MPHJ argues that the district court abused its discretion (1) in effectively denying its motion for sanctions; (2) by refusing to decide the motion to dismiss for lack of personal jurisdiction before deciding subject matter jurisdiction; and (3) in “effectively amending the Original Complaint and then declining to exercise jurisdiction over the complaint as amended, or in remanding the case ․ without first deciding a controlling federal question of preemption under the First Amendment and federal patent law.” Def.'s Notice of Appeal para. 3, May 13, 2014.

A.

We start with the issue of appellate jurisdiction over this remand order. Section 1447(d) of Title 28 provides that:

An order remanding a case to the State court from which it was removed is not reviewable on appeal or otherwise[.]

The Supreme Court has held that this provision applies only to remands based on the grounds specified in § 1447(c)—namely, a defect in removal procedure or lack of subject matter jurisdiction. Thermtron Prods., Inc. v. Hermansdorfer, 423 U.S. 336, 343–45, 96 S.Ct. 584, 46 L.Ed.2d 542 (1976). In Kircher v. Putnam Funds Trust, the Court stated that “we have relentlessly repeated that ‘any remand order issued on the grounds specified in § 1447(c) [is immunized from all forms of appellate review]․’ ” Kircher, 547 U.S. 633, 640, 126 S.Ct. 2145, 165 L.Ed.2d 92 (2006) (citing Thermtron, 423 U.S. at 351).

Here the district court remanded on a ground provided in § 1447(c); that is, in the district court's view the complaint did not raise a claim or question of federal law to give rise to federal jurisdiction. Section 1447(d) precludes this court from second-guessing the district court's jurisdiction determination regarding subject matter. If the § 1447(d) bar applies, “review is unavailable no matter how plain the legal error in ordering the remand.” Briscoe v. Bell, 432 U.S. 404, 413 n. 13, 97 S.Ct. 2428, 53 L.Ed.2d 439 (1977) (citing Gravitt v. Sw. Bell Tel. Co., 430 U.S. 723, 97 S.Ct. 1439, 52 L.Ed.2d 1 (1977)). In making that determination, we look only to whether “the District Court relied upon a ground that is colorably characterized as subject-matter jurisdiction.” Powerex Corp. v. Reliant Energy Servs., Inc., 551 U.S. 224, 234, 127 S.Ct. 2411, 168 L.Ed.2d 112 (2007). Here, the district court repeatedly stated the position that “the Court does not have subject matter jurisdiction.” We therefore lack jurisdiction to review the remand decision.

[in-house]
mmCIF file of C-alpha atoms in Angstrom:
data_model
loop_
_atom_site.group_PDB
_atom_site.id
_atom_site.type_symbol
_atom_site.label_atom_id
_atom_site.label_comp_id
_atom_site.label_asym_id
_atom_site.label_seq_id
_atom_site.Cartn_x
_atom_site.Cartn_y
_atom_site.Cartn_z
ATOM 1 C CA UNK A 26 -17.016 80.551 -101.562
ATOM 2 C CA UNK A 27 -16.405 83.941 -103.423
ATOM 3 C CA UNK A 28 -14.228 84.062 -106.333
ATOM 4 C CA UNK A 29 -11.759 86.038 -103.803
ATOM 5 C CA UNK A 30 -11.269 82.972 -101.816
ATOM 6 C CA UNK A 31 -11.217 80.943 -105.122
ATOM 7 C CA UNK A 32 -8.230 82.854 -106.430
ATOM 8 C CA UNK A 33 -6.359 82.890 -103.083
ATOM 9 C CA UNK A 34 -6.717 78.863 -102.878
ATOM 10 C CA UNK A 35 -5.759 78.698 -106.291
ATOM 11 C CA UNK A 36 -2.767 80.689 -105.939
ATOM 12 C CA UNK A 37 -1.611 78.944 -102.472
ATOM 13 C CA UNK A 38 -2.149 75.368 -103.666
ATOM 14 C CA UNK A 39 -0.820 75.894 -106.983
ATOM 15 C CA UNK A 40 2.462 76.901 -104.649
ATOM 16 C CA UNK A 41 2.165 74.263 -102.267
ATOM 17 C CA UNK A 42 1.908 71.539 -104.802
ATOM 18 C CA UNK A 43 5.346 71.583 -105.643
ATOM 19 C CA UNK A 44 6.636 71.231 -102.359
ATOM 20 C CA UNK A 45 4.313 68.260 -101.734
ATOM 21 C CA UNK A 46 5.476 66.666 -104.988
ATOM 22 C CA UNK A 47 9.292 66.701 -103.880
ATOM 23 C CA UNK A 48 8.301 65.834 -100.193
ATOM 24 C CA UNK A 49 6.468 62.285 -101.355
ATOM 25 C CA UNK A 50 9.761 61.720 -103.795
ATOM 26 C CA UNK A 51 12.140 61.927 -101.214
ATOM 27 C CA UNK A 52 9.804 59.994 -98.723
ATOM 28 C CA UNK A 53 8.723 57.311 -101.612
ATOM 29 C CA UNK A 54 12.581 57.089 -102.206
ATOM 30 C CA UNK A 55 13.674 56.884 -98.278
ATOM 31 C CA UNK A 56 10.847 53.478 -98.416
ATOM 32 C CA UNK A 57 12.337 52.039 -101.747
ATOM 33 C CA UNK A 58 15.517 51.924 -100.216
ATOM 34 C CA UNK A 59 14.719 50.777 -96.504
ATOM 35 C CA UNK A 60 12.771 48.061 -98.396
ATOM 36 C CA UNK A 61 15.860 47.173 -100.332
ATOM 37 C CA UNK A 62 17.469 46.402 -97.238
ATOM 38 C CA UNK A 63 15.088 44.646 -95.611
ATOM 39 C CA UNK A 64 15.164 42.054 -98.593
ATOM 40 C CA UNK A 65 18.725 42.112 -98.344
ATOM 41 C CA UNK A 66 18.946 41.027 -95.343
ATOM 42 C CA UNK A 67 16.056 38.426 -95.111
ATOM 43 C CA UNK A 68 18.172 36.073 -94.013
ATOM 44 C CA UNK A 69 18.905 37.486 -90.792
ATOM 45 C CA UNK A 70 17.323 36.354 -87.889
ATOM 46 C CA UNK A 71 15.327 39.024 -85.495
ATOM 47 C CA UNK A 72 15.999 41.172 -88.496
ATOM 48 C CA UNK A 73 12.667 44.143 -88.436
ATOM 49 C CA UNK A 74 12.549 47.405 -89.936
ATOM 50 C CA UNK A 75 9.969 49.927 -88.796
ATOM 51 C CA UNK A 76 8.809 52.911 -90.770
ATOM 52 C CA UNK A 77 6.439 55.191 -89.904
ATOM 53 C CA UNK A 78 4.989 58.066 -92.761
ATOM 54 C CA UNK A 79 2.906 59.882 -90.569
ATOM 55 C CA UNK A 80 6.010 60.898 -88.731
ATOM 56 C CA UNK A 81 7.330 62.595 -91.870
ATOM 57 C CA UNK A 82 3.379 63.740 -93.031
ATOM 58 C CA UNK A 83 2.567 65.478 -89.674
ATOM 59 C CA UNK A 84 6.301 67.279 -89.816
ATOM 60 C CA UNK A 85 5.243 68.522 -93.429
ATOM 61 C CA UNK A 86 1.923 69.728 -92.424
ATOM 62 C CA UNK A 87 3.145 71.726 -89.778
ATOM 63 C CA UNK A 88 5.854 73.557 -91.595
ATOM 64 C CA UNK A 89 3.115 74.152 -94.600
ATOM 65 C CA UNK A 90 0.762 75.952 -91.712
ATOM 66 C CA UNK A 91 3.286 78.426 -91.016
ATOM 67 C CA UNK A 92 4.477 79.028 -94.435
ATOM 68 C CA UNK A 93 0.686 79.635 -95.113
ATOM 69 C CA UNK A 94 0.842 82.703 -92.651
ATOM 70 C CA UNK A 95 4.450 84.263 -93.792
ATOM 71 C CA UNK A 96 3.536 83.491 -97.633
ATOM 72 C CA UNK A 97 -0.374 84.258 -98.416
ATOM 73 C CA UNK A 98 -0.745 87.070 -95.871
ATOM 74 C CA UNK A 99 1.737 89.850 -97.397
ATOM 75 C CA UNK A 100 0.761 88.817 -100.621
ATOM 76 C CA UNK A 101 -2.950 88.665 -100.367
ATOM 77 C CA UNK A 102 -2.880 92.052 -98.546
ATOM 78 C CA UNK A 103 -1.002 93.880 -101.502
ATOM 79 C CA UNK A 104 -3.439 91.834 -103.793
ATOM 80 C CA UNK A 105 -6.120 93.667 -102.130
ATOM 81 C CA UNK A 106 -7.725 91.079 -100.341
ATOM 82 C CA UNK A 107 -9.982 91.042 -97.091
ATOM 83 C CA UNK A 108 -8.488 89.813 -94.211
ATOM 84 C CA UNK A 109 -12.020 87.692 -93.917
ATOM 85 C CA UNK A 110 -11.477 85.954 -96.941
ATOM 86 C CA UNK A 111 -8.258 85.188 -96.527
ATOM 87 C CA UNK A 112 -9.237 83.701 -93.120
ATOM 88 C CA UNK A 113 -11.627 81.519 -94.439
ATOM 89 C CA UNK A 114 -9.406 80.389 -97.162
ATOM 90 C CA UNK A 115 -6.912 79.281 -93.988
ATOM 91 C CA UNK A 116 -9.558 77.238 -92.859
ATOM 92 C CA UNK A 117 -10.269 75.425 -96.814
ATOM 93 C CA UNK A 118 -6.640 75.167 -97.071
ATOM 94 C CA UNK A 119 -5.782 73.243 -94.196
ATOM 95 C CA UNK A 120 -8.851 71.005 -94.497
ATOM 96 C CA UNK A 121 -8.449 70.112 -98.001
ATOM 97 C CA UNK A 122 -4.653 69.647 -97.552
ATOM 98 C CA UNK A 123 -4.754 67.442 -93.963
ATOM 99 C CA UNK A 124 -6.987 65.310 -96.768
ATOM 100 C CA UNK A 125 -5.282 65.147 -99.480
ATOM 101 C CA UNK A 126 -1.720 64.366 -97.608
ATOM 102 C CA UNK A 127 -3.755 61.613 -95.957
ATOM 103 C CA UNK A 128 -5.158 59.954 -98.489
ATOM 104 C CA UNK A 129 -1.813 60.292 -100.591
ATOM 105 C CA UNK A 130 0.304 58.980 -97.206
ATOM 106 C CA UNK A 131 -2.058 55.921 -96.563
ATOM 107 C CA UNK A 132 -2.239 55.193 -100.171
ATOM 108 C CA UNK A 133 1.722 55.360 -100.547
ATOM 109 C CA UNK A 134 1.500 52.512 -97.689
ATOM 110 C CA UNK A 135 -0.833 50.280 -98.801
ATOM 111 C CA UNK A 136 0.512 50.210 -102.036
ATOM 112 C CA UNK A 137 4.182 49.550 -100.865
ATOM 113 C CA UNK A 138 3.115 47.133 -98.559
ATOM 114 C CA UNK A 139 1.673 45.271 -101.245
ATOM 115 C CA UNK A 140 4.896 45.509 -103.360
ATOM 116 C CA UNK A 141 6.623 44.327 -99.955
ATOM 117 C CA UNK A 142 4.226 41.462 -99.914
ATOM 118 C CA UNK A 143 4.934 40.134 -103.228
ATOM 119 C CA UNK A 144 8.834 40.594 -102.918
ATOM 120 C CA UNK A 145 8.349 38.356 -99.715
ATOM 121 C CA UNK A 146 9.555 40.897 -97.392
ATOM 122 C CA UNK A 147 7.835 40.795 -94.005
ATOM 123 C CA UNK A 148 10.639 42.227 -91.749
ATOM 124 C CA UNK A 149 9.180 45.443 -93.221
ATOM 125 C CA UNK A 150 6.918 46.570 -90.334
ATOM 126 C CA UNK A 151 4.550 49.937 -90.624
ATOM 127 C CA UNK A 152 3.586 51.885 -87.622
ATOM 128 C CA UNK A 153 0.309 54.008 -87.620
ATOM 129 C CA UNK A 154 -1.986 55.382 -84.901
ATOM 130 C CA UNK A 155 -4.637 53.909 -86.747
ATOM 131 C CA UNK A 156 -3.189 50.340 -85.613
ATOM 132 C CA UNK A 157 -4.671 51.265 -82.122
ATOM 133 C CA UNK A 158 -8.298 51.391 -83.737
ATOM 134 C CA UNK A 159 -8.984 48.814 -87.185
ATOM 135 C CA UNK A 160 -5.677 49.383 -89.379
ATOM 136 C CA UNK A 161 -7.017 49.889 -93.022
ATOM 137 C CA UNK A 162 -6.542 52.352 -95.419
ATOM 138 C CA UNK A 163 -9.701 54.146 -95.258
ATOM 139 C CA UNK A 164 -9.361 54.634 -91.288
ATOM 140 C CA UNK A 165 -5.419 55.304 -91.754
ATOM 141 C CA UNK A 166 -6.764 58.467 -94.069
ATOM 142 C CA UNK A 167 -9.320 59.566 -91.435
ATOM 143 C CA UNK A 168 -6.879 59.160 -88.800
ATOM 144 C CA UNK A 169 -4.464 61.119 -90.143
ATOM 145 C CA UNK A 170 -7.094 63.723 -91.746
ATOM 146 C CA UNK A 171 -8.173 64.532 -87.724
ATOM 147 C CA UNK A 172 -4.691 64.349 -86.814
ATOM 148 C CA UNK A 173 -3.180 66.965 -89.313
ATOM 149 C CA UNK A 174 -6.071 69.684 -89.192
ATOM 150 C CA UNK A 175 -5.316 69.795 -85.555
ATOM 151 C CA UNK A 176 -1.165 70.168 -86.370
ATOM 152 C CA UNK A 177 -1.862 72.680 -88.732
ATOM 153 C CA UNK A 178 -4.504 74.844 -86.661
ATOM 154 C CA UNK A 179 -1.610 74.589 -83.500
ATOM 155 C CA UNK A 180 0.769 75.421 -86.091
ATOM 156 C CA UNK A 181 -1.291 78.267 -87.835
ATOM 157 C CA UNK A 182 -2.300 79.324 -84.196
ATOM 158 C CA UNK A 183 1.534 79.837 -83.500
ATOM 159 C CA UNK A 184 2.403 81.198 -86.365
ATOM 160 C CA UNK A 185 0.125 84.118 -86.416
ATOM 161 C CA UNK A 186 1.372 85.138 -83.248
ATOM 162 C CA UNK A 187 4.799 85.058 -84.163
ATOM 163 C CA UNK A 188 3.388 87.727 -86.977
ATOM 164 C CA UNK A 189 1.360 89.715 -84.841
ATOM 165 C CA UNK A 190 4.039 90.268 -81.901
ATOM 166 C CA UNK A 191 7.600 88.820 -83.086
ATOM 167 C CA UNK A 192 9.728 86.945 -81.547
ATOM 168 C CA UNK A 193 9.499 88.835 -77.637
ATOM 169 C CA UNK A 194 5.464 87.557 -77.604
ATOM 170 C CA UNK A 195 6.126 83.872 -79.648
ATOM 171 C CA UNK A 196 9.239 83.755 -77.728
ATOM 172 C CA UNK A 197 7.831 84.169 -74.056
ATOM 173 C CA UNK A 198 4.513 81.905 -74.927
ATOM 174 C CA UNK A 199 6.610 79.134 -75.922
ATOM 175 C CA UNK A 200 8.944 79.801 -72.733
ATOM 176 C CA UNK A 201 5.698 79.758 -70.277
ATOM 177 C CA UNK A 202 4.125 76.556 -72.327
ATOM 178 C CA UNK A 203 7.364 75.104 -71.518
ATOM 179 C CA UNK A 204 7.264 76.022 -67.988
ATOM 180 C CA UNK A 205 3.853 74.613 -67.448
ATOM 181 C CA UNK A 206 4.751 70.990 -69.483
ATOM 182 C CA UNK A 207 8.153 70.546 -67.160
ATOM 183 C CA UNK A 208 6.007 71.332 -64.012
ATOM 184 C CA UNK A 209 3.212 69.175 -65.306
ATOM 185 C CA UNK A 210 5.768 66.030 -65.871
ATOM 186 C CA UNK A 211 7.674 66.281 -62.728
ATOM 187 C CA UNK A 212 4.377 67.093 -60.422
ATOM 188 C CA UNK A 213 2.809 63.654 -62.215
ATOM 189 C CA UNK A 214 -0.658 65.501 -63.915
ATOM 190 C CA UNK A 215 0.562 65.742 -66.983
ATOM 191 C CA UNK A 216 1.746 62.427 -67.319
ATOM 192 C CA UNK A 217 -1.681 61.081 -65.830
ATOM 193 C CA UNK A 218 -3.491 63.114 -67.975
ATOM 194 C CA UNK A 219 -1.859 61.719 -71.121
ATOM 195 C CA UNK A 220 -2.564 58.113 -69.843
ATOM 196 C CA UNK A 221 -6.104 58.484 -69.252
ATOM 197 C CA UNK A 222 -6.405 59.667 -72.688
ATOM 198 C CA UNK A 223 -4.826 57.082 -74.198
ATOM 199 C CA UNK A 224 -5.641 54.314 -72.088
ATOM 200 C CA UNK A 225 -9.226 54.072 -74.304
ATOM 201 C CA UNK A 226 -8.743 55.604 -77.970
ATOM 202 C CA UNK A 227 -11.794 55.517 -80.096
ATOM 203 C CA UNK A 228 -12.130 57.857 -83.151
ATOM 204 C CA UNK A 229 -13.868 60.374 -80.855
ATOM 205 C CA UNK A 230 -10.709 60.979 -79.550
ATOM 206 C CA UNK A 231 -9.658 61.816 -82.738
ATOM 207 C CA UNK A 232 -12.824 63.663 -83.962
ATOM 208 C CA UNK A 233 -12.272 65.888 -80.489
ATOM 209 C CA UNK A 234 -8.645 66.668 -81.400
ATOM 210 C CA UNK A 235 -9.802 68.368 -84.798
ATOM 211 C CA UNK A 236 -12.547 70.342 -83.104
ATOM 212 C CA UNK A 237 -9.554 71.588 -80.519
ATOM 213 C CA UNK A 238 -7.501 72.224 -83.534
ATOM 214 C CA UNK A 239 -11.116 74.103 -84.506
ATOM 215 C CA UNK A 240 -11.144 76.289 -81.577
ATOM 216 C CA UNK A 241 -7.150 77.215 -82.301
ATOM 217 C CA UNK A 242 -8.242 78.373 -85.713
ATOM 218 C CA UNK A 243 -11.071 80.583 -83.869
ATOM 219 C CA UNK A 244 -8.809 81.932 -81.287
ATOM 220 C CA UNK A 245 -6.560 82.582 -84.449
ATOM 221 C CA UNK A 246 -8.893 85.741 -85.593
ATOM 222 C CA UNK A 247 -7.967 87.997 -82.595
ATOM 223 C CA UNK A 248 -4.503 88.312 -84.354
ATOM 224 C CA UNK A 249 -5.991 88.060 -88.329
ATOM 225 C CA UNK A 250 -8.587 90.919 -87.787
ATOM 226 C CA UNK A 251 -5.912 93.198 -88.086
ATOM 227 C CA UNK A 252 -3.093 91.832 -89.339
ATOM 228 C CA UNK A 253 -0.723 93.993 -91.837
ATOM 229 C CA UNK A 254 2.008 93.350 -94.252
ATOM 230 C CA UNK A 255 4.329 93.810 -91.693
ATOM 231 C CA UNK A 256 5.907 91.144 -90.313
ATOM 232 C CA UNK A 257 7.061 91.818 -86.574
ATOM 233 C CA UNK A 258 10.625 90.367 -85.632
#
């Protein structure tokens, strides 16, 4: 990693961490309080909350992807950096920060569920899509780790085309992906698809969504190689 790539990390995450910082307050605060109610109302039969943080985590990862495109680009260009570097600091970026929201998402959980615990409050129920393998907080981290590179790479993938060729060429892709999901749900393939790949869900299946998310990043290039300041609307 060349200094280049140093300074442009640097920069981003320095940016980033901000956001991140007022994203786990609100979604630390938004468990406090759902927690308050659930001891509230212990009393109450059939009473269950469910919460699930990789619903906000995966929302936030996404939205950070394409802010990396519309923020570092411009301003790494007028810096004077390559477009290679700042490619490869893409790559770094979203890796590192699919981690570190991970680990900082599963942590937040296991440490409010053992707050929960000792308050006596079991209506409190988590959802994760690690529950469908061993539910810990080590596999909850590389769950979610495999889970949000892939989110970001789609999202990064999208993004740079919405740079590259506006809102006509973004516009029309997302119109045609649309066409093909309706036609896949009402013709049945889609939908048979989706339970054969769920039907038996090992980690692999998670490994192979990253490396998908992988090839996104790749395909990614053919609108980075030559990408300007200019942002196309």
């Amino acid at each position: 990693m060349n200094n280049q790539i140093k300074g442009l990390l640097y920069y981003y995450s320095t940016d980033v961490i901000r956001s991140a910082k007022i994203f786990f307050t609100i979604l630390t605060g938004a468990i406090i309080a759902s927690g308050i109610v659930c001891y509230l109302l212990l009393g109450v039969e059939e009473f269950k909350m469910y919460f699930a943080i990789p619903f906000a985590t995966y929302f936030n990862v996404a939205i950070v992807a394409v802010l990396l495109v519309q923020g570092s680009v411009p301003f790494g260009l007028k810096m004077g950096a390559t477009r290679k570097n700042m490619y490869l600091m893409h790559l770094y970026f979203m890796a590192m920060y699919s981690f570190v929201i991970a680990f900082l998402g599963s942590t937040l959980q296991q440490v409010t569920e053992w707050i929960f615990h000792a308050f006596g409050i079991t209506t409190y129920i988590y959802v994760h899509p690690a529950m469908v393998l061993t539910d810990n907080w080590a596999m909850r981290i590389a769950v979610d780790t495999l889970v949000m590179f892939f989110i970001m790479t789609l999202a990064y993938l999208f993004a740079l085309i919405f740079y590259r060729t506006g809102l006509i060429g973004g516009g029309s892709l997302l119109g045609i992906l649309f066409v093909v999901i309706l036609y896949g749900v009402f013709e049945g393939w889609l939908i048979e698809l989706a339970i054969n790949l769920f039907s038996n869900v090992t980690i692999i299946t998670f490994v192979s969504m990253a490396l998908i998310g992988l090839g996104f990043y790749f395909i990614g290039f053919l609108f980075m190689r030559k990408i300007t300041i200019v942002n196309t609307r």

B.

MPHJ argues that § 1447(d) is “not even relevant” to our review of the district court's failure to address MPHJ's motions to dismiss for lack of personal jurisdiction and for sanctions. Although § 1447(d) is not of itself dispositive of the reviewability of a motion for sanctions, the district court's remand order dominates any proceedings on this appeal.

MPHJ cites the Supreme Court's decision in Ruhrgas AG v. Marathon Oil Co., 526 U.S. 574, 119 S.Ct. 1563, 143 L.Ed.2d 760 (1999), as showing that personal jurisdiction and subject matter jurisdiction are distinct concepts, and that district courts have discretion under certain circumstances to address personal jurisdiction before turning to subject matter jurisdiction. Id. at 588. However, Ruhrgas does not create an exception to the § 1447(d) bar.

C.

MPHJ offers additional arguments, but none permits this court to depart from § 1447(d), even if there were legal error on the part of the district court in ruling that it lacked jurisdiction. See Powerex, 551 U.S. at 236.

Accordingly,

It Is Ordered That:

(1) The State of Vermont's motion to dismiss is granted. The petition and appeal are dismissed.

(2) Each side shall bear its costs.

(3) The State's motions to take judicial notice are granted.

(4) The State's motion to strike is moot.

NEWMAN, Circuit Judge.